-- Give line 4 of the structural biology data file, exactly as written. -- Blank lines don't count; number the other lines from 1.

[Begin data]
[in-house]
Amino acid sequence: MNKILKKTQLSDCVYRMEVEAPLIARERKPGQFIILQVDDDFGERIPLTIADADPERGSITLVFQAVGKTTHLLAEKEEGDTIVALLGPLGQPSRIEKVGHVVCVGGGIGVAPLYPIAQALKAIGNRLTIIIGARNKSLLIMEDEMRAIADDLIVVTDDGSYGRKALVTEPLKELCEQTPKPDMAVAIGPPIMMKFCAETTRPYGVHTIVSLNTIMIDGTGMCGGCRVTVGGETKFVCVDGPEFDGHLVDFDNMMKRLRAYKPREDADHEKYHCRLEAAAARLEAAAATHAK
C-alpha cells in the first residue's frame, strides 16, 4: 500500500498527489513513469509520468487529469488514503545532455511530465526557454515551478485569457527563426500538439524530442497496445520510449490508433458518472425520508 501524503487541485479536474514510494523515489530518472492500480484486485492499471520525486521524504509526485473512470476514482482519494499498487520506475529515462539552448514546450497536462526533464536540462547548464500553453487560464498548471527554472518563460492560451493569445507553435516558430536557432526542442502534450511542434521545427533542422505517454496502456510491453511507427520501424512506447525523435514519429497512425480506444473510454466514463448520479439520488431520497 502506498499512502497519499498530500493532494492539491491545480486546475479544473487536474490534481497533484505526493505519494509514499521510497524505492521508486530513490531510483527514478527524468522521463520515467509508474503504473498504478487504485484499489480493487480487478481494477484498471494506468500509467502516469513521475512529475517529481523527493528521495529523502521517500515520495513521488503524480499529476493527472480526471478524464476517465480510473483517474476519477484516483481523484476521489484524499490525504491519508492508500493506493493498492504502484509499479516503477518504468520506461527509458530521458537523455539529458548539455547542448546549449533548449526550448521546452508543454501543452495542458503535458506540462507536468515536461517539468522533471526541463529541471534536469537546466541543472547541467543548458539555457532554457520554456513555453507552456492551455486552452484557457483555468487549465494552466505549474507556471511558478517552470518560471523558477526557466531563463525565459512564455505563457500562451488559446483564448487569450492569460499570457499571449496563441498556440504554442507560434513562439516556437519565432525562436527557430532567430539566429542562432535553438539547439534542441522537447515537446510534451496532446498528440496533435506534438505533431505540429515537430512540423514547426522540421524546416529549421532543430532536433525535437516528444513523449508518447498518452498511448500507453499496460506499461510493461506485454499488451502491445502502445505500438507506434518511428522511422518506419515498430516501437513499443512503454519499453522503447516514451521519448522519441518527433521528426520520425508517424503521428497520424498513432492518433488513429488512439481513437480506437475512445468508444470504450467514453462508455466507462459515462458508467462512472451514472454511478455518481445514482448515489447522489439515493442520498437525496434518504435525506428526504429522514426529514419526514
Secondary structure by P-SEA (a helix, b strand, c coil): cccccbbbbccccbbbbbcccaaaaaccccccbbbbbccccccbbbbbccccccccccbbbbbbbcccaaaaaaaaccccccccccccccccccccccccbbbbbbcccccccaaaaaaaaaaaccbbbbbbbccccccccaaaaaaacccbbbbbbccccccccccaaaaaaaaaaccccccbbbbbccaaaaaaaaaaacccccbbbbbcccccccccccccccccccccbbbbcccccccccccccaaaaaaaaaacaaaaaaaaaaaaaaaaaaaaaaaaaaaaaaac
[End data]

Secondary structure by P-SEA (a helix, b strand, c coil): cccccbbbbccccbbbbbcccaaaaaccccccbbbbbccccccbbbbbccccccccccbbbbbbbcccaaaaaaaaccccccccccccccccccccccccbbbbbbcccccccaaaaaaaaaaaccbbbbbbbccccccccaaaaaaacccbbbbbbccccccccccaaaaaaaaaaccccccbbbbbccaaaaaaaaaaacccccbbbbbcccccccccccccccccccccbbbbcccccccccccccaaaaaaaaaacaaaaaaaaaaaaaaaaaaaaaaaaaaaaaaac